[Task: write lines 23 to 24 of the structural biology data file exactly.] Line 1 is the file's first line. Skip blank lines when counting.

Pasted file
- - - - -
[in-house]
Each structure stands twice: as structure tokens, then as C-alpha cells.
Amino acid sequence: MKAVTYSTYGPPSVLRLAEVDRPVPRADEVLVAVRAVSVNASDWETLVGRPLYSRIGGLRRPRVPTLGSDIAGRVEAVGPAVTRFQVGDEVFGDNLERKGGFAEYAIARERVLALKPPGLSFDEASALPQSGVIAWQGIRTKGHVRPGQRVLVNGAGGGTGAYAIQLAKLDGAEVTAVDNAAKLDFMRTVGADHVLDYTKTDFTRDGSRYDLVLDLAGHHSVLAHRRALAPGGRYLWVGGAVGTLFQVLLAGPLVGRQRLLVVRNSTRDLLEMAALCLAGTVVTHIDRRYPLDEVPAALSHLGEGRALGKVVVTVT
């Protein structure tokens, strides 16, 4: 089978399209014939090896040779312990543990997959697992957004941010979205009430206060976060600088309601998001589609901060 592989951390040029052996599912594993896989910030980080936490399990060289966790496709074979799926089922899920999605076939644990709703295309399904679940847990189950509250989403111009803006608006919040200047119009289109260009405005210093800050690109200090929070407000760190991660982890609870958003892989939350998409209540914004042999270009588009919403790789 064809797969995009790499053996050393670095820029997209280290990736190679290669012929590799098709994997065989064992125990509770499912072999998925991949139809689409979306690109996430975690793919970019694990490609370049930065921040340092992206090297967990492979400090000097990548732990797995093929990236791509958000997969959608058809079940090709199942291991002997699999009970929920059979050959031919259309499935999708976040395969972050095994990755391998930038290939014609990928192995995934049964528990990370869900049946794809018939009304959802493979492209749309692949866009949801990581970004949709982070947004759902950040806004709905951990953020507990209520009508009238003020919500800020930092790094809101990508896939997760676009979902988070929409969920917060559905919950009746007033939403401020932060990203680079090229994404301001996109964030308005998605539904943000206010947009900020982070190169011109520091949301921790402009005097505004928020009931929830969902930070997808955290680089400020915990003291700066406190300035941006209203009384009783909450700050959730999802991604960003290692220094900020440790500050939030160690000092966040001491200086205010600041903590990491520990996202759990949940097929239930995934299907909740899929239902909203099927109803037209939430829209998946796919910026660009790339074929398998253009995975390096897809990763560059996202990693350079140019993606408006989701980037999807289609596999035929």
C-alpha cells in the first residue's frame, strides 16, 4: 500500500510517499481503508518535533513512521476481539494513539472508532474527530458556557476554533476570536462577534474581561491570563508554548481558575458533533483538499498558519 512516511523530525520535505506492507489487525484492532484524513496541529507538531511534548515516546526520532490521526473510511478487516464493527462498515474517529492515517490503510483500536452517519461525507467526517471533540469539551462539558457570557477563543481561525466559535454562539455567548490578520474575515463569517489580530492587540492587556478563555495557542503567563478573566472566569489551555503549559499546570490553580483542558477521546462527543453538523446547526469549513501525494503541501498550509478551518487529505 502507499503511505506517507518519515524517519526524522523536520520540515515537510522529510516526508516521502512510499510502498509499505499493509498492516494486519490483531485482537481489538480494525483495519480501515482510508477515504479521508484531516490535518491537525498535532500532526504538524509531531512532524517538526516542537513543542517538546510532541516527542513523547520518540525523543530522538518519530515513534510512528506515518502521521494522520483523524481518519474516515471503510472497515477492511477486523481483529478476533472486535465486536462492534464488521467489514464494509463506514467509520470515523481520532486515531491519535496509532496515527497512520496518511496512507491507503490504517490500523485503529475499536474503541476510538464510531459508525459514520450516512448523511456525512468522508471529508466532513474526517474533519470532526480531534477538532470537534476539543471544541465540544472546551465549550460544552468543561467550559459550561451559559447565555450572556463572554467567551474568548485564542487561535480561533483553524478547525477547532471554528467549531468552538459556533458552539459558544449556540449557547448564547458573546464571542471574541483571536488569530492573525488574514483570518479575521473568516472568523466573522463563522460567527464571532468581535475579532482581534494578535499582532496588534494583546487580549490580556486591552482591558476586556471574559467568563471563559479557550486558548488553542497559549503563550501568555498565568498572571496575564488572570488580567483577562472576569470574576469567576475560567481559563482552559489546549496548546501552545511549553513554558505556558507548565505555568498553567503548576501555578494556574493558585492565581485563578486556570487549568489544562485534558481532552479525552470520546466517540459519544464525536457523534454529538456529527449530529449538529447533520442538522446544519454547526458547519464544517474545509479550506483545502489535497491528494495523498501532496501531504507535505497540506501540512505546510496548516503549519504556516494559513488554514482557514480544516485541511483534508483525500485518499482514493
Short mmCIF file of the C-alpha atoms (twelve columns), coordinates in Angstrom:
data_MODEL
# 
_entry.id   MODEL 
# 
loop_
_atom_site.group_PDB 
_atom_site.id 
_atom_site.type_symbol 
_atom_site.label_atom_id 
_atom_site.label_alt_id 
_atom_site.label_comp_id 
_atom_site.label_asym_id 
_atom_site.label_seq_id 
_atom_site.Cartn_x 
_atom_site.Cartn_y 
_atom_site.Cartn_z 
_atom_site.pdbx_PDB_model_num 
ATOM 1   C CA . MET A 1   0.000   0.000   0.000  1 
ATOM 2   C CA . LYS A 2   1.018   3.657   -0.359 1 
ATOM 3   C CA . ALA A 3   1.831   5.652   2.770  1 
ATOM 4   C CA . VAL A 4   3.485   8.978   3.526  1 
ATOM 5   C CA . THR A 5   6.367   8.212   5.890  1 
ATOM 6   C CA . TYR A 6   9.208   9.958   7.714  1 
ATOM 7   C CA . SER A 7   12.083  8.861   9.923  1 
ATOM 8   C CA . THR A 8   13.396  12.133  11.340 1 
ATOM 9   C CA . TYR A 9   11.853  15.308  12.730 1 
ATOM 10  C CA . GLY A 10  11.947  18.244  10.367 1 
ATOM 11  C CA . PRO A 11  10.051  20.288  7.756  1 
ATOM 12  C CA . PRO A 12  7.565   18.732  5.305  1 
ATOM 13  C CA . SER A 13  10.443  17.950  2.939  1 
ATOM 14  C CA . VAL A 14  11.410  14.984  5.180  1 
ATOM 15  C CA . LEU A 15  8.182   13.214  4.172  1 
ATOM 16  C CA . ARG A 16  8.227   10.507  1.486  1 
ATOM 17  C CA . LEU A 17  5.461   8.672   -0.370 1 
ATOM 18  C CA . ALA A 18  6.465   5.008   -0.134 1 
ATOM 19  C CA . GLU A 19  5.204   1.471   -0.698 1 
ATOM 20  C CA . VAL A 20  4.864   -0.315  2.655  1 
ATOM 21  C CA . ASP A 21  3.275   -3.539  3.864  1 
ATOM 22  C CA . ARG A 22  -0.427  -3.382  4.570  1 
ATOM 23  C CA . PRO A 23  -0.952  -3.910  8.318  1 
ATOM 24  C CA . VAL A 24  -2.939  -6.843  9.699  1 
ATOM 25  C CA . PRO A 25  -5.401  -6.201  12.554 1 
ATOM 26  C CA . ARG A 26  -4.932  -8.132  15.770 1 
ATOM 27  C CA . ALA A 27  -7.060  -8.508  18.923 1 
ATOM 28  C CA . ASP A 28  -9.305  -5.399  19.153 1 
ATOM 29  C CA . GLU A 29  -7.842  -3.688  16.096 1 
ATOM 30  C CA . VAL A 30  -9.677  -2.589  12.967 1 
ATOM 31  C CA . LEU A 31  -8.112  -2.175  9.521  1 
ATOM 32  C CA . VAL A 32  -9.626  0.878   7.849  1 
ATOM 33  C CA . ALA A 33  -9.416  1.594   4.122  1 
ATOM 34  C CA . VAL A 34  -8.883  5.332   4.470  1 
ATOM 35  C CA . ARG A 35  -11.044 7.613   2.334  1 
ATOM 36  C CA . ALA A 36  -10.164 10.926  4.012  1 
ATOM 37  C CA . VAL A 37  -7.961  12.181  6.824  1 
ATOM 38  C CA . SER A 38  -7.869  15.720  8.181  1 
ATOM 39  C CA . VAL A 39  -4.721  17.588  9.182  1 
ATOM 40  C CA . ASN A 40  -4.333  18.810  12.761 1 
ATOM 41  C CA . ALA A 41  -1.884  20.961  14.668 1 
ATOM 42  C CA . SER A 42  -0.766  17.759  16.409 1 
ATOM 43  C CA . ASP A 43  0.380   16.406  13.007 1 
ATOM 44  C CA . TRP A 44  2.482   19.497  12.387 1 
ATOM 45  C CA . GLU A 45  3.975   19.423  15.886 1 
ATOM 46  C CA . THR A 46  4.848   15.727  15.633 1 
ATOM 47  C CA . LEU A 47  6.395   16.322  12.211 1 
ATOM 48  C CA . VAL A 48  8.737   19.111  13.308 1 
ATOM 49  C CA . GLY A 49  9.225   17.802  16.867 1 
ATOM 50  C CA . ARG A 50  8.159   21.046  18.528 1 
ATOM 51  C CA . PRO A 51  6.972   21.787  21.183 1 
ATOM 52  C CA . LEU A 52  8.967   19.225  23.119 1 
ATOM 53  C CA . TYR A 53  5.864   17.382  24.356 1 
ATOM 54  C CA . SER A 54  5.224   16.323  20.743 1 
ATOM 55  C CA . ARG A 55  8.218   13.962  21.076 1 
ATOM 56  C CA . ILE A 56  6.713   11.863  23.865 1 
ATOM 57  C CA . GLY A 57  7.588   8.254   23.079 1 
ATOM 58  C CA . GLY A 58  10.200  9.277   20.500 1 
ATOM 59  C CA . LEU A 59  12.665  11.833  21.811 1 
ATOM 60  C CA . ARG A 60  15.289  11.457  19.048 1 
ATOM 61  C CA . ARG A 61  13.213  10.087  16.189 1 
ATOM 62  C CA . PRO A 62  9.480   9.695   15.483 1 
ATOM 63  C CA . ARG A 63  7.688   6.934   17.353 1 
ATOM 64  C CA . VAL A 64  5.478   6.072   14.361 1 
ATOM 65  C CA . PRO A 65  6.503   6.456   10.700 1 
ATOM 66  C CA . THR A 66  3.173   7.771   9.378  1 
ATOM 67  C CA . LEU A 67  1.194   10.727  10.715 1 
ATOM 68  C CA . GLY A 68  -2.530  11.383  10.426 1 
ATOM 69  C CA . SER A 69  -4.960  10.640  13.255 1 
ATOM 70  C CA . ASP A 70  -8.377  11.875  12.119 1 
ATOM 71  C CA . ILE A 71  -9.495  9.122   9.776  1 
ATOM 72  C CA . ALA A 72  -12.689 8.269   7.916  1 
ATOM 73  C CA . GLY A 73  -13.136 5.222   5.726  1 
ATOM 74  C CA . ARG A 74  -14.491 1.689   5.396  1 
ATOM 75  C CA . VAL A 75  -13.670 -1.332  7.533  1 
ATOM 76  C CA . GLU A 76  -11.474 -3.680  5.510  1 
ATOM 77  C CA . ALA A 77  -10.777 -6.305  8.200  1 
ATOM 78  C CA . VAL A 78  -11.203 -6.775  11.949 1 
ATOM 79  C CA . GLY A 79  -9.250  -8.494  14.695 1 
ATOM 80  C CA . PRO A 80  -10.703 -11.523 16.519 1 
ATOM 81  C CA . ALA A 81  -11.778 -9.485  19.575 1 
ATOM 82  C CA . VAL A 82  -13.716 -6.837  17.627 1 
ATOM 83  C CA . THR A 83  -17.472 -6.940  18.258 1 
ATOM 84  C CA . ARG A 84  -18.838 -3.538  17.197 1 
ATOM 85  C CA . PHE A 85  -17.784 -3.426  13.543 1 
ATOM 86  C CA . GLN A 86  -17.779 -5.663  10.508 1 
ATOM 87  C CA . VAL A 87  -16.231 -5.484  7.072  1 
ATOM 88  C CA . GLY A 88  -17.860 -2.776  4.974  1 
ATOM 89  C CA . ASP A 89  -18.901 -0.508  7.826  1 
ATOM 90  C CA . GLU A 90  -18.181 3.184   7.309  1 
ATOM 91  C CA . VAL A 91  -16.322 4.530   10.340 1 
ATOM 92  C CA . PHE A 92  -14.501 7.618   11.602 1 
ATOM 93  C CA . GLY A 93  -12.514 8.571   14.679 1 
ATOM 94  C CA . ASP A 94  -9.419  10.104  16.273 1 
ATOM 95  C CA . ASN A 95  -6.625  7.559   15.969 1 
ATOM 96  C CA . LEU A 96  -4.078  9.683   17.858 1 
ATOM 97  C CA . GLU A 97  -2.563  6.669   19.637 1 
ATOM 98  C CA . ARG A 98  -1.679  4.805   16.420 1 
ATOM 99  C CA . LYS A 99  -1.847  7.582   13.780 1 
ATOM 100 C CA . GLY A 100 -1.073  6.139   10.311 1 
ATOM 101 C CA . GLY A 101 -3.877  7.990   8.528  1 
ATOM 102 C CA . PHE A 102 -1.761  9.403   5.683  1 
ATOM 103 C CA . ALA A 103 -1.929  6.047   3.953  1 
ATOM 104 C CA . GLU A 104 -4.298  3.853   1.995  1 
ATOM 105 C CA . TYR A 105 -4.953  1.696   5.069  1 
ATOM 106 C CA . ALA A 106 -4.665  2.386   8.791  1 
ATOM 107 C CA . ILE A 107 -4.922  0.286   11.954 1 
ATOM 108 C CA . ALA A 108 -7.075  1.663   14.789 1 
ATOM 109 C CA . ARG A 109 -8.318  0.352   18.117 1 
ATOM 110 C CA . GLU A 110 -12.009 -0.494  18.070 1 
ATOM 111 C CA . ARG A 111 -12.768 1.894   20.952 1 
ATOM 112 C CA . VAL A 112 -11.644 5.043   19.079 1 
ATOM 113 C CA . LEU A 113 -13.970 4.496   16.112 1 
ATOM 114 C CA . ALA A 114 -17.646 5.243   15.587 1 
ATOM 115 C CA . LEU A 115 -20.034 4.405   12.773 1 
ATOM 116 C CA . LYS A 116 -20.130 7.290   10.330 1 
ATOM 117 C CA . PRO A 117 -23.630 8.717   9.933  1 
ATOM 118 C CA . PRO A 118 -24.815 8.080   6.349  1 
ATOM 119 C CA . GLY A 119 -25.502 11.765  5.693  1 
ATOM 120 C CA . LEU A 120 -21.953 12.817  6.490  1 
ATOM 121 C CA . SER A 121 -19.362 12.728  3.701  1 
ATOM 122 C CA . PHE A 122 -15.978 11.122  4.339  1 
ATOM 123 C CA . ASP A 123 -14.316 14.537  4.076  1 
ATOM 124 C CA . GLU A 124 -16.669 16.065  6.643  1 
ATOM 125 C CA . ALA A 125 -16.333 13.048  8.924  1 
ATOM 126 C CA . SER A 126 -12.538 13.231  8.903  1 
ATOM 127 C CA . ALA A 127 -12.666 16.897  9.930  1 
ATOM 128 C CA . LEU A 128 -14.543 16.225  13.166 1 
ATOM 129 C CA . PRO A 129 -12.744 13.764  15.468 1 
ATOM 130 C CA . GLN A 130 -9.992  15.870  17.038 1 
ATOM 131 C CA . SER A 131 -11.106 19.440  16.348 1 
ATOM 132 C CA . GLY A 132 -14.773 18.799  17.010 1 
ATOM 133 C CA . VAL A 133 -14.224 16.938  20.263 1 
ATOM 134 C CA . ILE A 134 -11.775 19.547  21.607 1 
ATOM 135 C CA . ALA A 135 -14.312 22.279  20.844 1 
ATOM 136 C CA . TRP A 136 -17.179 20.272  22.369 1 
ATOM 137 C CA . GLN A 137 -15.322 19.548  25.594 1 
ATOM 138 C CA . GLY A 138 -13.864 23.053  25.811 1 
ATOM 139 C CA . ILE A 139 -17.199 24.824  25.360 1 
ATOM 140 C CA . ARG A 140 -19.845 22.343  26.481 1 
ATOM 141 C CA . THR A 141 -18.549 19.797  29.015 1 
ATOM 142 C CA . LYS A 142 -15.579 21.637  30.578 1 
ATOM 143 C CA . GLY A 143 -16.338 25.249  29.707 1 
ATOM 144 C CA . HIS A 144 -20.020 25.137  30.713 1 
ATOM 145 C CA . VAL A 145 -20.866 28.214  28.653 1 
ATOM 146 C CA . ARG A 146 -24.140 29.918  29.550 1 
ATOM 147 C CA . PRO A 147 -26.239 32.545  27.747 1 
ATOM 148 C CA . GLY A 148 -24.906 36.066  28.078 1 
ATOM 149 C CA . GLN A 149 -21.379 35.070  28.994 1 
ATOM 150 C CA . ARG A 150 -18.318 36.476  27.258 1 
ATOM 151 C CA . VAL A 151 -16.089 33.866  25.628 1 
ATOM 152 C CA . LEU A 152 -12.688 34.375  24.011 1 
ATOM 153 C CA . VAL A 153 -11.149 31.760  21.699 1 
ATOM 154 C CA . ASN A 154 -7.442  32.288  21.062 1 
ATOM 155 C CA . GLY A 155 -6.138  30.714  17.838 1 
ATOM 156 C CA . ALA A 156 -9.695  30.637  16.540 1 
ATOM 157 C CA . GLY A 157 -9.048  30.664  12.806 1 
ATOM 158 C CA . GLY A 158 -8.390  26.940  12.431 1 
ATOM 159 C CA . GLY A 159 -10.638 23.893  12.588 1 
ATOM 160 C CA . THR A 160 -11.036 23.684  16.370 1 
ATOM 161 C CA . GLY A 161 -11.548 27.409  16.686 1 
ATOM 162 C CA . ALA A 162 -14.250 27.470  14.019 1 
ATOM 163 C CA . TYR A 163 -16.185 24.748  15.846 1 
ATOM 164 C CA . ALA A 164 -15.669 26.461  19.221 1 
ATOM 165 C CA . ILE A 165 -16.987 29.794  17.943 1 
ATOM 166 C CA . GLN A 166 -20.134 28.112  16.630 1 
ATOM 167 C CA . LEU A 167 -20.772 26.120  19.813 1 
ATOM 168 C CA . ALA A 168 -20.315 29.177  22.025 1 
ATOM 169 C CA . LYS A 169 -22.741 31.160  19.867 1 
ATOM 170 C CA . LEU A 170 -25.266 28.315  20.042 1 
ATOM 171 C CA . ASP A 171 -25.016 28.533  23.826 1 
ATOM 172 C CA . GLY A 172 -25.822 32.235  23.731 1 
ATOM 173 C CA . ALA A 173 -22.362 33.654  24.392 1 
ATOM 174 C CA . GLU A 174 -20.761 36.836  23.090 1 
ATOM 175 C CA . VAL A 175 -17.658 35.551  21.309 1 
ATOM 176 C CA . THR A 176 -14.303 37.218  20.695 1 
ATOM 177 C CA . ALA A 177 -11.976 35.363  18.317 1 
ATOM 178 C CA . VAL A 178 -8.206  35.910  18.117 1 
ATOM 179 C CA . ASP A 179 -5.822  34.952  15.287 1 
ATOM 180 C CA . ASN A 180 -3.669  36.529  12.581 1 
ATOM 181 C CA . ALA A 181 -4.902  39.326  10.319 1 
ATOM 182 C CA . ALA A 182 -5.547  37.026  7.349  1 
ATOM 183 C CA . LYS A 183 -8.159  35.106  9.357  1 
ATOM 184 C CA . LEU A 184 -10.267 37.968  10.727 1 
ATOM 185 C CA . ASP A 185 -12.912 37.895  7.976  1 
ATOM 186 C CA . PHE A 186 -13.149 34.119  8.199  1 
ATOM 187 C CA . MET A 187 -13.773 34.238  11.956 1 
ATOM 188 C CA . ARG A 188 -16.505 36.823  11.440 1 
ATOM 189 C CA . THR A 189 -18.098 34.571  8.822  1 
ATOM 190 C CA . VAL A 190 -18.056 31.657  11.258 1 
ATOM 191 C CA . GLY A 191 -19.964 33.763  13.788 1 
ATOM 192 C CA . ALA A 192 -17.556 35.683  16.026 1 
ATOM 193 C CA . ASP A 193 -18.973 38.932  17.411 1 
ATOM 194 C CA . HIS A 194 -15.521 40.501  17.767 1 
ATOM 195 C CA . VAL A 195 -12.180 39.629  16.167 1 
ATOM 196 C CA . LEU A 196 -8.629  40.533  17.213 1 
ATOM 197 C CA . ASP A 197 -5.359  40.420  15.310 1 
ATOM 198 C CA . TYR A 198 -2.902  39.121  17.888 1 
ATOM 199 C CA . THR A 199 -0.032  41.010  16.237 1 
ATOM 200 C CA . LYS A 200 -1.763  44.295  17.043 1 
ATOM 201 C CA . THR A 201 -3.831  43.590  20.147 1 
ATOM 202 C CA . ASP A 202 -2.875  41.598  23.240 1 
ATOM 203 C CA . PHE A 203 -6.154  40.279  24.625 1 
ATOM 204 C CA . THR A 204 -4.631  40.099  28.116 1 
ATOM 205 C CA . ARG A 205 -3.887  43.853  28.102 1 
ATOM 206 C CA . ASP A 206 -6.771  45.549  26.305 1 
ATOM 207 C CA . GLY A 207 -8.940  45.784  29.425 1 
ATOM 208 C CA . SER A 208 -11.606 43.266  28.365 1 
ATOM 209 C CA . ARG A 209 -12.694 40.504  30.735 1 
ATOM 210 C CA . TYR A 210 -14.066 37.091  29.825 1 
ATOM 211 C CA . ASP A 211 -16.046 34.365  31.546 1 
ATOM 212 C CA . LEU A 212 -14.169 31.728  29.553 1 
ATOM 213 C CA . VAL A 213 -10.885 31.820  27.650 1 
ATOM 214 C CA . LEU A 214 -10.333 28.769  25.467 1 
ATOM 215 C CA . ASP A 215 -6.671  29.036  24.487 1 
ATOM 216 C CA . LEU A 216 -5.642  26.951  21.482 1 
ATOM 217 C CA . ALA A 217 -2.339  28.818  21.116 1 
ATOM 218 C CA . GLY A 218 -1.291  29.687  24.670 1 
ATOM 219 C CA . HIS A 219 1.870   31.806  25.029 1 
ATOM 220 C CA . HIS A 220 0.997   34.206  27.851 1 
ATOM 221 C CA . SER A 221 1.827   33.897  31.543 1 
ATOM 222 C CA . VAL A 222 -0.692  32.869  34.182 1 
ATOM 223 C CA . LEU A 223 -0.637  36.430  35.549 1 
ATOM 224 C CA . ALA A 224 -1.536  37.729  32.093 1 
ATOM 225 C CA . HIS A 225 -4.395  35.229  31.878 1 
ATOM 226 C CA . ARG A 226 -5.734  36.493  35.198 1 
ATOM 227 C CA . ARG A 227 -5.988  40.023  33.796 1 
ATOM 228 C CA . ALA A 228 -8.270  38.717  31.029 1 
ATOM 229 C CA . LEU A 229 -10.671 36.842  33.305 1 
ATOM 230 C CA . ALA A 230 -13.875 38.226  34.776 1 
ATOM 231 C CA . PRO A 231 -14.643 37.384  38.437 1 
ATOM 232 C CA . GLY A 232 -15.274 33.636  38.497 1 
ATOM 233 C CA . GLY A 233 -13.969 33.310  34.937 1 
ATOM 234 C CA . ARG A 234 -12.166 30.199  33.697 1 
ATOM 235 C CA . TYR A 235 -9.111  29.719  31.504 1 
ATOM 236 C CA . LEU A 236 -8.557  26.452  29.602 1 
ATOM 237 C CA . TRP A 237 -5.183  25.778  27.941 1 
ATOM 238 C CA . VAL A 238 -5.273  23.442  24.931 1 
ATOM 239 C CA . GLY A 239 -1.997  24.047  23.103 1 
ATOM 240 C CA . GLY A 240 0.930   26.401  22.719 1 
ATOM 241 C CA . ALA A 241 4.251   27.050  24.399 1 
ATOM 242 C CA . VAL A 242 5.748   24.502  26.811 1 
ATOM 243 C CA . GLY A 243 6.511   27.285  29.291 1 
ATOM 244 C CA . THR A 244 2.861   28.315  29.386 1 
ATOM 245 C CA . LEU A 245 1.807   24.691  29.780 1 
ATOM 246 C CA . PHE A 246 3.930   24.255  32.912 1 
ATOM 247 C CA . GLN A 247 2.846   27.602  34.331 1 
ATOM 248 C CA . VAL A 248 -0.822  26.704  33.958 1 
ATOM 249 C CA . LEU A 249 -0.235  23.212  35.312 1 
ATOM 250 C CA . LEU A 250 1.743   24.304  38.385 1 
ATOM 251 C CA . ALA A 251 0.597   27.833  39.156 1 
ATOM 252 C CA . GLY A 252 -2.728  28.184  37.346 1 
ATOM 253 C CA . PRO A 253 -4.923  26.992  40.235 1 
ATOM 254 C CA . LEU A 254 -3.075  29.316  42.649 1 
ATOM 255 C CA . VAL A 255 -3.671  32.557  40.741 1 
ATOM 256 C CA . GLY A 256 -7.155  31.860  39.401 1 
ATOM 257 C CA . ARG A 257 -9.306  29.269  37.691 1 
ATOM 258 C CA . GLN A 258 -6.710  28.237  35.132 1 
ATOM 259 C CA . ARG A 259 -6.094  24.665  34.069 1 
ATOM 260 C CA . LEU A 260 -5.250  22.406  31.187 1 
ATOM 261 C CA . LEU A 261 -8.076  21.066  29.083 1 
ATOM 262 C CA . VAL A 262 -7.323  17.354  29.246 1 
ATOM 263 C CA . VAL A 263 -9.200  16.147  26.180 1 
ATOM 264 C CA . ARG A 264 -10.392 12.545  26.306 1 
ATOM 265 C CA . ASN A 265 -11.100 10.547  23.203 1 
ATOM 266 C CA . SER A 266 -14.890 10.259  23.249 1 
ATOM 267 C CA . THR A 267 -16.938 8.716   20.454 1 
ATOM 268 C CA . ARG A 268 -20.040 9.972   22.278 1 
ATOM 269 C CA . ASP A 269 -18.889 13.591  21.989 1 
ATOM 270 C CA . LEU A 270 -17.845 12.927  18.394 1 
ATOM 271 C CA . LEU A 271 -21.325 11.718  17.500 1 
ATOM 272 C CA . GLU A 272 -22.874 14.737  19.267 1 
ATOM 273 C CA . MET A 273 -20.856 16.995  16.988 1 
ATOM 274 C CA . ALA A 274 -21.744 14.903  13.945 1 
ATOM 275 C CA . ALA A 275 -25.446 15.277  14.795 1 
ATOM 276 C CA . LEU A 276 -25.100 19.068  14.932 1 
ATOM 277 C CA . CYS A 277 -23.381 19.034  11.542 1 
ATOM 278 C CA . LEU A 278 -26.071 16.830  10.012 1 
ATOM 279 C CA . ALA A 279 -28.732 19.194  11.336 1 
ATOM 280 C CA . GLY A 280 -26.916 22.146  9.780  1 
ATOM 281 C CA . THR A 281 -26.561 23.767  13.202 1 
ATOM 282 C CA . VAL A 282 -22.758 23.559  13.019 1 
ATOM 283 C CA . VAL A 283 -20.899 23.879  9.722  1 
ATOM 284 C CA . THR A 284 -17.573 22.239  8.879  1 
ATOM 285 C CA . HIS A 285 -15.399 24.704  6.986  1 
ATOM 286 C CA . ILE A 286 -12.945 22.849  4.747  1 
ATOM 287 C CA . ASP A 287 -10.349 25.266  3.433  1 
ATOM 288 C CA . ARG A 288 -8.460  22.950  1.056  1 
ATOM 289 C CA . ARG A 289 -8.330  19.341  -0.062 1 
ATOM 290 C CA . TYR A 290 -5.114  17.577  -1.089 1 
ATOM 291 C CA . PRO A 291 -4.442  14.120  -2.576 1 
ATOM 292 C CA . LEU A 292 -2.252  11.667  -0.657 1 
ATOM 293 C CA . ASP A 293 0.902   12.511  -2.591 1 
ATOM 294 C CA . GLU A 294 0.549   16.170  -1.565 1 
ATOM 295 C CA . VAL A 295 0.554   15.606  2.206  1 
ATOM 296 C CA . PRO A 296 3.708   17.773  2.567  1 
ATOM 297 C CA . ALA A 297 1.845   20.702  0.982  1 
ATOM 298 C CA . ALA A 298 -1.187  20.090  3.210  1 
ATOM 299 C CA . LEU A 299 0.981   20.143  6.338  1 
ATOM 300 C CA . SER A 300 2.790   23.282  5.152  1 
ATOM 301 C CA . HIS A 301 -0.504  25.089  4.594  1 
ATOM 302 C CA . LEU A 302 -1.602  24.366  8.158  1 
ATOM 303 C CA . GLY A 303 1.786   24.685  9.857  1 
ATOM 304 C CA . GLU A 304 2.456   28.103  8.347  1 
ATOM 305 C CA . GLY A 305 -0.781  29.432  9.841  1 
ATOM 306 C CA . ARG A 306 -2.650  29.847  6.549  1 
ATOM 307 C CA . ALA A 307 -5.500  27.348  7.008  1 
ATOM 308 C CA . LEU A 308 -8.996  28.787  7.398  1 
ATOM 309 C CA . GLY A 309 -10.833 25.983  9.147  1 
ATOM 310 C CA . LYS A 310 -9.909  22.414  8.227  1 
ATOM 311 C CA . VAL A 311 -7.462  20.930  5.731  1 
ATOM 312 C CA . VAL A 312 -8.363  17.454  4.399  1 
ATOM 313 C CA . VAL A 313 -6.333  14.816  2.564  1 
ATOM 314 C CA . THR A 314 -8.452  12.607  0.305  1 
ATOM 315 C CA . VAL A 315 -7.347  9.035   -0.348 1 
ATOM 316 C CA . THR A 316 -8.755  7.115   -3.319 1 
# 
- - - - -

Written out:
_atom_site.pdbx_PDB_model_num 
ATOM 1   C CA . MET A 1   0.000   0.000   0.000  1 